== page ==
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Books in brief: Humour and brutality in a dystopian world

Brief reviews of Sugar Street, Line of Fire and Owlish

Sugar Street, By Jonathan Dee, Corsair, £16.99.

Sugar Street is anything but sweet – it’s where our unnamed narrator ends up after abruptly taking off on the road, with a serious amount of cash stashed under his driver’s seat. The tale is not so much one of a man trying to find himself in today’s United States, as that of a man trying to escape his past without registering on anyone’s radar. This is an elegant, spare and thoroughly engaging novel, with a narrator who goes from potential bad guy to potential victim, and back to potential bad guy via meditations on white male privilege, a desire to repair the damage that people do to each other, and a genuinely affecting questioning of whether it’s possible to do the “right thing” without incurring judgment. – Claire Looby

Line of Fire: Journeys through a Media Minefield, By David O’Donoghue, Orpen Press, €17.

A local newspaper owner-editor and Fianna Fáil councillor who embellished his contributions to urban district council meetings in his newspaper while also plagiarising horoscopes, and an Irish Press reporter who publicly told Taoiseach Charles Haughey to “f*** off”, are among the “characters” recalled in this entertaining, if sometimes contentious, account of a 20-year journalism career in Ireland and abroad. Between apprenticeship on the Midland Tribune in Tullamore in 1971 and reporting for the short-lived national independent station Century Radio in Dublin in 1991, Cork-born O’Donoghue worked for the Connacht Tribune, RTÉ News, Agence France-Press, Europa TV, and magazines in Brussels and Singapore, before teaching radio journalism in Cornwall and returning to Ireland. – Ray Burke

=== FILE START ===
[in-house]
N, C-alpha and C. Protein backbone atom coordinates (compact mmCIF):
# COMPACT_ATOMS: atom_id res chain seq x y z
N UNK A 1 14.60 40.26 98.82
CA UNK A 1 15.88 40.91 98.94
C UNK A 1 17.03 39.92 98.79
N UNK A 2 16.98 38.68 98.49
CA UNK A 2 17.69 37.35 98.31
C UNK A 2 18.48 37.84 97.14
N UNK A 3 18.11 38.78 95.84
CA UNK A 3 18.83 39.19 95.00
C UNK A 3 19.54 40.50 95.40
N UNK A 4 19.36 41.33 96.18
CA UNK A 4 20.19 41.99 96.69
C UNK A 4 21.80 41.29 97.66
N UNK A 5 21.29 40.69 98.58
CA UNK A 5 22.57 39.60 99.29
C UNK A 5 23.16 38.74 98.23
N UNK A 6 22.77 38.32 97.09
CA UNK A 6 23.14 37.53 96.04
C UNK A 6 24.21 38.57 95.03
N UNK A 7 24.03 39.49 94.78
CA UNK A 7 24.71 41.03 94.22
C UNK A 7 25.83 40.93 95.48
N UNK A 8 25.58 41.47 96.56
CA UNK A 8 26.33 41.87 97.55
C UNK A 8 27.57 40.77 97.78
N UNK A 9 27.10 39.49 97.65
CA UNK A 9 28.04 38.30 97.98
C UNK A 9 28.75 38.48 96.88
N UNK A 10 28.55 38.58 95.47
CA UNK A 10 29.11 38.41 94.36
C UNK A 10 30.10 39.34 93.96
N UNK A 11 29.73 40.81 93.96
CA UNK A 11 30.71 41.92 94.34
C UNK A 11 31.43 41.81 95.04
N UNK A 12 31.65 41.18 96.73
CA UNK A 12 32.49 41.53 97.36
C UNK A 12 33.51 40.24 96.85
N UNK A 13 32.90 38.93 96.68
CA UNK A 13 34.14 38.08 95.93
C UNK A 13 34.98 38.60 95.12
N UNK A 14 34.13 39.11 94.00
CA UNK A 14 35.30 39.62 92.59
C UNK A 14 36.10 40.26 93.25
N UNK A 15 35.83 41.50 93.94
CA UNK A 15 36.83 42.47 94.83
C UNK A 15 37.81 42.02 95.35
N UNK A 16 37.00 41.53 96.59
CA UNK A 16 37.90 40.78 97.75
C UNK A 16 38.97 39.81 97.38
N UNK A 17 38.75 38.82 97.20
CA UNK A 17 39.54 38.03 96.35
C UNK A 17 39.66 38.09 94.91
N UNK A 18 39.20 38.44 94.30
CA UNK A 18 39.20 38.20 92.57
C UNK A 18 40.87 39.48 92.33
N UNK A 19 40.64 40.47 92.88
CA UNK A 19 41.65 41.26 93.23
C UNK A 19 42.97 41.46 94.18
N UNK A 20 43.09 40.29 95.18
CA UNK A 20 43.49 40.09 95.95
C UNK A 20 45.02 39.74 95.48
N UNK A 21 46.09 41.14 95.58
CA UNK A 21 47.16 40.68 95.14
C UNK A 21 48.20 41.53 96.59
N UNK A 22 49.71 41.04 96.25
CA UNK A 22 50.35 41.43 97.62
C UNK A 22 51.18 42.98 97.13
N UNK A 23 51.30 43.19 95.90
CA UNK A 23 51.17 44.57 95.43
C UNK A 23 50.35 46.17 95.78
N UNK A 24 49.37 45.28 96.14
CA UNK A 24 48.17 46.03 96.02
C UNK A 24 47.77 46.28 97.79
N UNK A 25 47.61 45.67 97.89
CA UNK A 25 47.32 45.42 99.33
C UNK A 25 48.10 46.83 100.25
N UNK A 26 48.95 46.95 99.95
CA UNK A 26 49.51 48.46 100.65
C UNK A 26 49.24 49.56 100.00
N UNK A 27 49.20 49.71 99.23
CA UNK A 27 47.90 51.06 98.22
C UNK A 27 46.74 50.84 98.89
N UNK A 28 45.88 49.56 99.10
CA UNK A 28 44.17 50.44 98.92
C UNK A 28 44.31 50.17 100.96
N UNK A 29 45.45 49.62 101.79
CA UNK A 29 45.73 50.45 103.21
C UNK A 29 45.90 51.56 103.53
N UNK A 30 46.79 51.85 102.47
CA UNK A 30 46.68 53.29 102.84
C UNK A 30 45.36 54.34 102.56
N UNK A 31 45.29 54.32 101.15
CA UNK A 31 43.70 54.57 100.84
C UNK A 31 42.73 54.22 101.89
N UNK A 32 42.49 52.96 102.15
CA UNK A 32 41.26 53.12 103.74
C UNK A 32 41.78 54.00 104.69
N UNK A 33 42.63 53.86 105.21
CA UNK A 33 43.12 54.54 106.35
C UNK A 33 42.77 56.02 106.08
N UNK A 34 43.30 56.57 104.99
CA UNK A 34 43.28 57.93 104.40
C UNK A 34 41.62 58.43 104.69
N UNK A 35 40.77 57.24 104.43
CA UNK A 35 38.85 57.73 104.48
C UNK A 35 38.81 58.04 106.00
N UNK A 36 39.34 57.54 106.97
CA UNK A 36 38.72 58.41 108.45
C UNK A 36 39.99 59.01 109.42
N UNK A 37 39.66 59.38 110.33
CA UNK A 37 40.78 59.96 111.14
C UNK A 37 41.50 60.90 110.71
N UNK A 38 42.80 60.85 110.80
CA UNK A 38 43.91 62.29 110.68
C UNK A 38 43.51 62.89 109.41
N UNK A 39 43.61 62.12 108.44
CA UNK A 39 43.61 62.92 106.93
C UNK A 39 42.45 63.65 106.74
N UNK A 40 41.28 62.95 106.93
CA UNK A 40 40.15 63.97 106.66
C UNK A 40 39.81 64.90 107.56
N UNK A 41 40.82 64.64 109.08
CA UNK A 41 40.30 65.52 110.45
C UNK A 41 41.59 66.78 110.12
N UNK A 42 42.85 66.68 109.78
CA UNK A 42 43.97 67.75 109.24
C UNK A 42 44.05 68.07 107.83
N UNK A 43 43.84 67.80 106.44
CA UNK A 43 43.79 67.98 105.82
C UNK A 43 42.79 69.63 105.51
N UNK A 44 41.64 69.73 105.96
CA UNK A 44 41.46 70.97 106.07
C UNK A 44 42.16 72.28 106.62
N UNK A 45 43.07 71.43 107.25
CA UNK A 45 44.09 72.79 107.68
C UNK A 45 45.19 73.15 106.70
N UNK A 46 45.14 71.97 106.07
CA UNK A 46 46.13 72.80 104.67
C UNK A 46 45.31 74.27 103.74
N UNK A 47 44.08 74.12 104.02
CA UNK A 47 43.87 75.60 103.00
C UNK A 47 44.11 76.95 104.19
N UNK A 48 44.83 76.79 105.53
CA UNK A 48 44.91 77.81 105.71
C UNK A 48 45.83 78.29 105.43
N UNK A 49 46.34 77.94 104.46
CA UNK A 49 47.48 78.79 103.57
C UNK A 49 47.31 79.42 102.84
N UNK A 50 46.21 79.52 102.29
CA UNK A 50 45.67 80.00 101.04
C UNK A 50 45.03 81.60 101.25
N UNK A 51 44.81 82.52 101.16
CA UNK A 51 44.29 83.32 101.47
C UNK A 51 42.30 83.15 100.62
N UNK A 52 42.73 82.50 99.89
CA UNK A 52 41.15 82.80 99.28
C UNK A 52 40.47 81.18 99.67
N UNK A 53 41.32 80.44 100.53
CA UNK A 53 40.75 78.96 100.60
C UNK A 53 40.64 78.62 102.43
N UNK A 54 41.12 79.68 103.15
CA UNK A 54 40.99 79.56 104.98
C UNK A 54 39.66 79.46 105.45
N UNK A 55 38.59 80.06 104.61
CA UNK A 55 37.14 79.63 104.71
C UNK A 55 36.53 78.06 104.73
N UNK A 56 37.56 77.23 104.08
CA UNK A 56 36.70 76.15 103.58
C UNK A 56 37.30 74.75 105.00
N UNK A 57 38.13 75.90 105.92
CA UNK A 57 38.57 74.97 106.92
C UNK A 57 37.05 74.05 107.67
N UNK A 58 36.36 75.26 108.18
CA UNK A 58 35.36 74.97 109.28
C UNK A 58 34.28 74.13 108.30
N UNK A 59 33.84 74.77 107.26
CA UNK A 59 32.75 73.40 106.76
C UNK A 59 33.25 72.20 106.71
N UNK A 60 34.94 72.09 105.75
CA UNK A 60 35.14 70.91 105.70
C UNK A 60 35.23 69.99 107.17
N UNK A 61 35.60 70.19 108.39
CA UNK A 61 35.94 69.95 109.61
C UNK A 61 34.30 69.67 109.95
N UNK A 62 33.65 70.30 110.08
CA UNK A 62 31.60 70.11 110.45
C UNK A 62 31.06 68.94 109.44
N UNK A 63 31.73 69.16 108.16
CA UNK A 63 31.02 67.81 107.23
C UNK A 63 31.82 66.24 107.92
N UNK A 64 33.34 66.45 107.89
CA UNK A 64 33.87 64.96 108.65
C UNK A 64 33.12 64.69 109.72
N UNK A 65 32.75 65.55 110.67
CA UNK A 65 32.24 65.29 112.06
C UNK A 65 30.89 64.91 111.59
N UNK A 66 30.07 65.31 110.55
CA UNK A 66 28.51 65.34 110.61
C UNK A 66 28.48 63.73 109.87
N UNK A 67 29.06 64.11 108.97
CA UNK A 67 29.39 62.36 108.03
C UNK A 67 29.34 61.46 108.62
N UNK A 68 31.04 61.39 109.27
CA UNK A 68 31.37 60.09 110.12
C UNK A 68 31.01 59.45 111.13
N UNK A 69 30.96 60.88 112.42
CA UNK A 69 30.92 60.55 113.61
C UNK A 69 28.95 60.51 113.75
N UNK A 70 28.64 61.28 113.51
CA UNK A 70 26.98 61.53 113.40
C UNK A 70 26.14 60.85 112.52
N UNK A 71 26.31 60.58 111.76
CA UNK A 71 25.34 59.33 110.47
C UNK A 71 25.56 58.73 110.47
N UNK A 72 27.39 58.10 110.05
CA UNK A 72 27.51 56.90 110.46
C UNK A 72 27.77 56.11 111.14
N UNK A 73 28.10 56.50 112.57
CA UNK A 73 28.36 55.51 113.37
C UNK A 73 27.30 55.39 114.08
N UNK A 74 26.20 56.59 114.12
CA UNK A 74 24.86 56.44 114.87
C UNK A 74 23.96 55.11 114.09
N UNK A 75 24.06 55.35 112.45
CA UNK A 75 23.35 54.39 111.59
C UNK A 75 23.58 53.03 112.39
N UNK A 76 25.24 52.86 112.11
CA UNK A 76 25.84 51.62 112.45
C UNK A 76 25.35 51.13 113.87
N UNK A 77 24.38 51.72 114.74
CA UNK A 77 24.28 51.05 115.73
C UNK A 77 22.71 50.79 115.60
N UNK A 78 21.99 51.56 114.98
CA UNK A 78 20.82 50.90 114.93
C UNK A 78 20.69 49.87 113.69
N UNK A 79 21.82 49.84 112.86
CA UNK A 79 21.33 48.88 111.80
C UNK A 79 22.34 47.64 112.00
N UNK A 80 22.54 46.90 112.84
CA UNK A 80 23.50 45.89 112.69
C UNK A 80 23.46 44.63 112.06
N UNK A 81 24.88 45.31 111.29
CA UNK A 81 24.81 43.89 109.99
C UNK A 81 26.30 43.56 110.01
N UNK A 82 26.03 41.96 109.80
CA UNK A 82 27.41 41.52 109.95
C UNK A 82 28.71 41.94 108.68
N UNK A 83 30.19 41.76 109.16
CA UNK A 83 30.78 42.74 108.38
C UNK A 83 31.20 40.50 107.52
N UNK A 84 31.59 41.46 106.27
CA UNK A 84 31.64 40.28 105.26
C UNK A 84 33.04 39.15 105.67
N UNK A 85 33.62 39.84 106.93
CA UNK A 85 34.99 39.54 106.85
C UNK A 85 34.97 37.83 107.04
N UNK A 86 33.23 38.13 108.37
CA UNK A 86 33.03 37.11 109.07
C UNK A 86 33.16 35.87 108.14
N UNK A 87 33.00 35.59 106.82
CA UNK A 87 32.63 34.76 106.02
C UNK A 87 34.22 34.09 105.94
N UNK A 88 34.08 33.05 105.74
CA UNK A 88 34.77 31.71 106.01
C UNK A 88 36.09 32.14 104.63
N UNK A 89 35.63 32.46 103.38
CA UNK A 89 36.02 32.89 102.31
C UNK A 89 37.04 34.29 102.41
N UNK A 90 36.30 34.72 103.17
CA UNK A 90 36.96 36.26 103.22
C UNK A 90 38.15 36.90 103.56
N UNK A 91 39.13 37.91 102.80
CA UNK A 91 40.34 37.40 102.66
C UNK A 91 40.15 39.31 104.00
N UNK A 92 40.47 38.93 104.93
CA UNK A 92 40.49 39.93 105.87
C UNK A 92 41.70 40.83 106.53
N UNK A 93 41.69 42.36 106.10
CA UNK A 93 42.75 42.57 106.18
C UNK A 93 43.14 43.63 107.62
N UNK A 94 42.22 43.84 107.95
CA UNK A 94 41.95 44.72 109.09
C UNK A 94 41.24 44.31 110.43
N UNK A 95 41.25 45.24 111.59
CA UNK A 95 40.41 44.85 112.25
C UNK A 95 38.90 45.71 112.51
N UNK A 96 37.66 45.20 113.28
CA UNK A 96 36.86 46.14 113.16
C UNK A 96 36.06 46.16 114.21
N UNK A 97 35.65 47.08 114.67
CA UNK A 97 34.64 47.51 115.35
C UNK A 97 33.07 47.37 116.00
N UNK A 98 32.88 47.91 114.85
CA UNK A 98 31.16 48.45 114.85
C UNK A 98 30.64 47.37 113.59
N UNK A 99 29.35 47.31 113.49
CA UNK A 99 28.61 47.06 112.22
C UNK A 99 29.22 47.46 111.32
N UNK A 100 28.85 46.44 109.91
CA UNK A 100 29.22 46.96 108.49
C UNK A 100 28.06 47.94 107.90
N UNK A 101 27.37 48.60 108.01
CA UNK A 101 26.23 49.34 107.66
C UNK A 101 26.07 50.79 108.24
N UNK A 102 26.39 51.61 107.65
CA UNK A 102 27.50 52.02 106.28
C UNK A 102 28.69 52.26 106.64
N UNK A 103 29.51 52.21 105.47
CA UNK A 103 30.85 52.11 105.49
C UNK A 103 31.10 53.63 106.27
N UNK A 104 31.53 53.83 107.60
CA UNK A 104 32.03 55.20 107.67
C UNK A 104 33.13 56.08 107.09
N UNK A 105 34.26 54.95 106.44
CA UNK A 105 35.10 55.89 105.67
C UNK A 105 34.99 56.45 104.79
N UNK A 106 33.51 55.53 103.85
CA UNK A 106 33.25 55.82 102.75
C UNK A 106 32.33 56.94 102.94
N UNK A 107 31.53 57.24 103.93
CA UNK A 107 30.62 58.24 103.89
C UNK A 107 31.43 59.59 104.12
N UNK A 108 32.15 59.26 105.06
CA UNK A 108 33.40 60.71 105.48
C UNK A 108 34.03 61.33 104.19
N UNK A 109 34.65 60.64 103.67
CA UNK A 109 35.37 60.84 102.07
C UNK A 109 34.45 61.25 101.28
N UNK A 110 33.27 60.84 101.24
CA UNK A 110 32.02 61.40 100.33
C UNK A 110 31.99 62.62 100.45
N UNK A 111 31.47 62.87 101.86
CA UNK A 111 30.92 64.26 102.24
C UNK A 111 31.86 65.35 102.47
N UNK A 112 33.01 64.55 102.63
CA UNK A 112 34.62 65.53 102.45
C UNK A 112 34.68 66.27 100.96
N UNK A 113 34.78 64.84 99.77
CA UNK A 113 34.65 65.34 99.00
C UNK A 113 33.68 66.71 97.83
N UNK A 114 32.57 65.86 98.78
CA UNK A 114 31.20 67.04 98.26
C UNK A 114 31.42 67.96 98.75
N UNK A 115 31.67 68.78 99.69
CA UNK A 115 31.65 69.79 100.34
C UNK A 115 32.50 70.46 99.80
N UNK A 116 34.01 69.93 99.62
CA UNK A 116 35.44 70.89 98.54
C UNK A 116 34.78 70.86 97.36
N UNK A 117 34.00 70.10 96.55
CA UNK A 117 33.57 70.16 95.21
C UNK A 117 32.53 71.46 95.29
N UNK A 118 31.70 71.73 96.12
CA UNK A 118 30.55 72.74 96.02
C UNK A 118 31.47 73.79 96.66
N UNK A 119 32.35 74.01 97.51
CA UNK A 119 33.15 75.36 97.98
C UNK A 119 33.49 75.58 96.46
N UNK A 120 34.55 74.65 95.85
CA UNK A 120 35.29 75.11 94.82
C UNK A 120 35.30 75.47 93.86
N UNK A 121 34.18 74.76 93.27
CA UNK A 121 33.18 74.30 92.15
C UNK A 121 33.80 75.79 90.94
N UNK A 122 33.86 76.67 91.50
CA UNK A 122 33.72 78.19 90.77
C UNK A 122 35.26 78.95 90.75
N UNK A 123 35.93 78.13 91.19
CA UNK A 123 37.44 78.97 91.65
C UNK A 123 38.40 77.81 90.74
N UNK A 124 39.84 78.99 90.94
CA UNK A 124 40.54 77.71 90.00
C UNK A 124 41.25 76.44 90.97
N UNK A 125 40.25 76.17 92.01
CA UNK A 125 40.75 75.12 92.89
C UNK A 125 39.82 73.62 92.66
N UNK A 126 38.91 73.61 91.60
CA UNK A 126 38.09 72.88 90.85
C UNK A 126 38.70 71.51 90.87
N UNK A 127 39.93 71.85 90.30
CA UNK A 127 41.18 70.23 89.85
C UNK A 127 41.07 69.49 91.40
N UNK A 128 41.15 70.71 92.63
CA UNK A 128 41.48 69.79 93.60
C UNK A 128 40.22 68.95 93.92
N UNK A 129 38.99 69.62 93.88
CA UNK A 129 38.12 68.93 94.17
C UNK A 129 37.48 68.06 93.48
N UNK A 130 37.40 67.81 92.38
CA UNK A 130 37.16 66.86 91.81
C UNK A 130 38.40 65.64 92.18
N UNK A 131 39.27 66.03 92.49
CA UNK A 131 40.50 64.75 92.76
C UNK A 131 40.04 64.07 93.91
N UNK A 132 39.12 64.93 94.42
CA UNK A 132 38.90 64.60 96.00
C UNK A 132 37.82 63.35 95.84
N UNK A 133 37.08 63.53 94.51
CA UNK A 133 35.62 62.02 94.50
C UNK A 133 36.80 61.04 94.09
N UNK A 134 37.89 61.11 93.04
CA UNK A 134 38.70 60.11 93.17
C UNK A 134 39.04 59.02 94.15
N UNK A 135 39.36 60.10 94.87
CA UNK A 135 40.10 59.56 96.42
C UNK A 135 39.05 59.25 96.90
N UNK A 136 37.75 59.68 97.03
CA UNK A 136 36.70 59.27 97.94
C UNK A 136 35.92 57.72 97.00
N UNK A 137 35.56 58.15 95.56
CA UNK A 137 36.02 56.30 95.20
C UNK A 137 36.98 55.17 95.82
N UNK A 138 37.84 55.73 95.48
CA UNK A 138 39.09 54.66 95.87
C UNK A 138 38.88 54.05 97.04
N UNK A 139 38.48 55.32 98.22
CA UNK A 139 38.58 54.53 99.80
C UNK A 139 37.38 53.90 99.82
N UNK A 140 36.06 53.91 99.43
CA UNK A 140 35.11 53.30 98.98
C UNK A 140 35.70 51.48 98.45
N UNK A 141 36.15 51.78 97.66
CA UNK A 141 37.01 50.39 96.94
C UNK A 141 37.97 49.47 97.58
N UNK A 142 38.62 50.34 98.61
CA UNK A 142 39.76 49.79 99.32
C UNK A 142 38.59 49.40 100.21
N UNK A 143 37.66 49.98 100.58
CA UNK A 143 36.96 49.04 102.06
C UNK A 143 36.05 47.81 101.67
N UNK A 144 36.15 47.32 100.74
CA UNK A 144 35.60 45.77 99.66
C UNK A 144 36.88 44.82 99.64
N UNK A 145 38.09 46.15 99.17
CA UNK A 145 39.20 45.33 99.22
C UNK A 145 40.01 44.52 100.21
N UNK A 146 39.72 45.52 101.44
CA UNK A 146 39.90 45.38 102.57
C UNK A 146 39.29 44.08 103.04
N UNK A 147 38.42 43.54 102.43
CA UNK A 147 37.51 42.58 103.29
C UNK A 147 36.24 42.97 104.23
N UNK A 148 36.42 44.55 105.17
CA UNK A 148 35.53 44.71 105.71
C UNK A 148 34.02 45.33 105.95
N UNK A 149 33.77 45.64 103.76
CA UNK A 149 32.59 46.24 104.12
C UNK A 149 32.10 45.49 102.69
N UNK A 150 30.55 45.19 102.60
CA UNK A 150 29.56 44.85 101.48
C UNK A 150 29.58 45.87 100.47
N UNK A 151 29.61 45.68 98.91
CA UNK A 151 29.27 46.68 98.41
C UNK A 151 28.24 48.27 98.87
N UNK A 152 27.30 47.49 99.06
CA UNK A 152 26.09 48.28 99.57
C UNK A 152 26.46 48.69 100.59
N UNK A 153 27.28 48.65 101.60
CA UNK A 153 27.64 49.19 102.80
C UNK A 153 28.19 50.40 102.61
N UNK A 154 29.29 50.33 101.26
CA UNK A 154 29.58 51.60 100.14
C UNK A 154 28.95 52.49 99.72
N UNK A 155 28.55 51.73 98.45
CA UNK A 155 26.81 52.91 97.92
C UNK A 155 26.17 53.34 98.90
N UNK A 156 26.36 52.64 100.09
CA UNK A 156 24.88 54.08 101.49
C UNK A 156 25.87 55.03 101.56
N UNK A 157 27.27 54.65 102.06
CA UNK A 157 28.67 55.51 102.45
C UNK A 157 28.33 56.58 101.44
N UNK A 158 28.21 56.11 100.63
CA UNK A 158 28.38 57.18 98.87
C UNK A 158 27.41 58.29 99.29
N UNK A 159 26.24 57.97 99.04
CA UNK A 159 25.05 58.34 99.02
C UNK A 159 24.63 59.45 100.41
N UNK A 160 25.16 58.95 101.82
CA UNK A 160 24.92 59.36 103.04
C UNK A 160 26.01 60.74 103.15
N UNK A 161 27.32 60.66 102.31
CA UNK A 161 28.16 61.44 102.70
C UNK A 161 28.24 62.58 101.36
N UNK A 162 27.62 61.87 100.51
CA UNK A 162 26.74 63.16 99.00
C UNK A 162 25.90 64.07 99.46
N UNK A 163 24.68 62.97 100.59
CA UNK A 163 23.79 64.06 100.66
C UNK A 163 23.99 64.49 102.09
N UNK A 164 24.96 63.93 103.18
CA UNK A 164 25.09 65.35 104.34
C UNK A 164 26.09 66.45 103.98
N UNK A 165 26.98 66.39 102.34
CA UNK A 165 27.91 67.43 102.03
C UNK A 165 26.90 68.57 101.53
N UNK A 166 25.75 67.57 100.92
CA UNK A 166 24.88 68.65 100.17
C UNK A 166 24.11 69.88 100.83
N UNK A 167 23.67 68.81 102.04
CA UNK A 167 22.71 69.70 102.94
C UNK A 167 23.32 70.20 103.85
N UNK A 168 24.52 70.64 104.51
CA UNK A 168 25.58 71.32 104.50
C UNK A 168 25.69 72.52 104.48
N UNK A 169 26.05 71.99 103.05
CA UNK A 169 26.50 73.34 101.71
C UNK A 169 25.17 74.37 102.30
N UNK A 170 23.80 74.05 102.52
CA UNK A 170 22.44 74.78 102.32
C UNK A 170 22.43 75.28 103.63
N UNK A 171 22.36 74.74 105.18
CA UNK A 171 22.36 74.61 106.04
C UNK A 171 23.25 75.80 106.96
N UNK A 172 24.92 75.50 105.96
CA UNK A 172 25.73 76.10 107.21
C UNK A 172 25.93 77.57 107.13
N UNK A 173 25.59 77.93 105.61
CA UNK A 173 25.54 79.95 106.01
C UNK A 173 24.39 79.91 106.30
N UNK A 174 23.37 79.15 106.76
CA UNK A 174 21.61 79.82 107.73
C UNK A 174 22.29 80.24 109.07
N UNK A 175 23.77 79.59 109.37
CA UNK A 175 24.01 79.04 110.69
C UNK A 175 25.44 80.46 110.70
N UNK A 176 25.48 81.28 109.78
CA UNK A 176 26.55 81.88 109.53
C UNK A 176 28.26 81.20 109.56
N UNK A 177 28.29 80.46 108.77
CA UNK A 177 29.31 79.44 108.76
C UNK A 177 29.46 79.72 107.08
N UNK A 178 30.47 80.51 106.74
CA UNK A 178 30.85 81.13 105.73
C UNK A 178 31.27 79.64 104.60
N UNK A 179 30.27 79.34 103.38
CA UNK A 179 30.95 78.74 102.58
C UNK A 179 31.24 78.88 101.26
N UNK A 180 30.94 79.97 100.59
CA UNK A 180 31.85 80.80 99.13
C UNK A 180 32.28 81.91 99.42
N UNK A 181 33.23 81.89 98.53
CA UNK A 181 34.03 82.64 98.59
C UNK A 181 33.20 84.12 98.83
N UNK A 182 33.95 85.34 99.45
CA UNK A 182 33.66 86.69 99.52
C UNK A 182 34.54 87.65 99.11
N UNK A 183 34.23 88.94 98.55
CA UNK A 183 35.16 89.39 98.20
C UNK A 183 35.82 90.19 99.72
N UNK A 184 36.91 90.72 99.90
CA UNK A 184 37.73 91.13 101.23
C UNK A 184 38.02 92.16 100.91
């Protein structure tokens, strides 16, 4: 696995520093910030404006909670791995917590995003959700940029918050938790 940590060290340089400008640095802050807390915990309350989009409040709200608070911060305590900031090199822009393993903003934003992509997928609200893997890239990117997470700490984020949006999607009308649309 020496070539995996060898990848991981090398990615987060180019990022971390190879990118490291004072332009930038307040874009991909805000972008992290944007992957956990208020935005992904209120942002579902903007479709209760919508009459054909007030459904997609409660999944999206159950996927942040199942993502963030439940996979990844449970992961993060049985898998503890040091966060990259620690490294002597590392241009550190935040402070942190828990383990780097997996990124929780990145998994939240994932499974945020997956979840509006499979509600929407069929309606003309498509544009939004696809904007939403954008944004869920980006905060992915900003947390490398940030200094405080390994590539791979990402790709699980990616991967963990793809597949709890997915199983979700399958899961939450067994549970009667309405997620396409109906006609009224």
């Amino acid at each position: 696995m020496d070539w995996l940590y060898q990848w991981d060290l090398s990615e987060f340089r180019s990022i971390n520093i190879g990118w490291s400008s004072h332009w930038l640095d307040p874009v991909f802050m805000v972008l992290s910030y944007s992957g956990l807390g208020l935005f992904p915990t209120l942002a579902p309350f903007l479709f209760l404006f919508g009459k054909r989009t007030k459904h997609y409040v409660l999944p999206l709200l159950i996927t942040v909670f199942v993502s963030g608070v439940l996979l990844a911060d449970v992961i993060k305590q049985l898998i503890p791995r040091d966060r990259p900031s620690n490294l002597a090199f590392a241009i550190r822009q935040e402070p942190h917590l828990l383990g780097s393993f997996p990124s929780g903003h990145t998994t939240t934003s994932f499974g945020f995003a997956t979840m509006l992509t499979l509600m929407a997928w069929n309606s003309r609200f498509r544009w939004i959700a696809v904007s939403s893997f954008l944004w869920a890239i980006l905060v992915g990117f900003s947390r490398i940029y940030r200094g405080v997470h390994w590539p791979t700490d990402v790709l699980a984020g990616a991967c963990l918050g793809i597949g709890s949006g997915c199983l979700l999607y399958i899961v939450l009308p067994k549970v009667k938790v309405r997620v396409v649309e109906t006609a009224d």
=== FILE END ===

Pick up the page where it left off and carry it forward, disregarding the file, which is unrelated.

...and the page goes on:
Owlish, By Dorothy Tse, tr Natascha Bruce, Fitzcarraldo Editions, £13.99. Uncanny and subversive, Owlish is a bold debut novel set in a dystopian fairytale-like world. Professor Q is late middle aged, stagnant in his career and discontented in a tepid marriage. His lacklustre existence is changed when he wins a life-size doll with whom he begins a passionate affair. This affair blinds him to the sinister forces and brutal political upheaval in his resident city, Nevers; a thinly veiled allegory for the city of Hong Kong. Owlish is both lyrical and disturbing, erotic and absurd. Bruce captures the lyricism and surrealist humour of a talented author in her deft translation. For readers not intimately familiar with the political situation in Hong Kong, however, certain references may be lost and background reading may engender a more satisfying experience. – Brigid O’Dea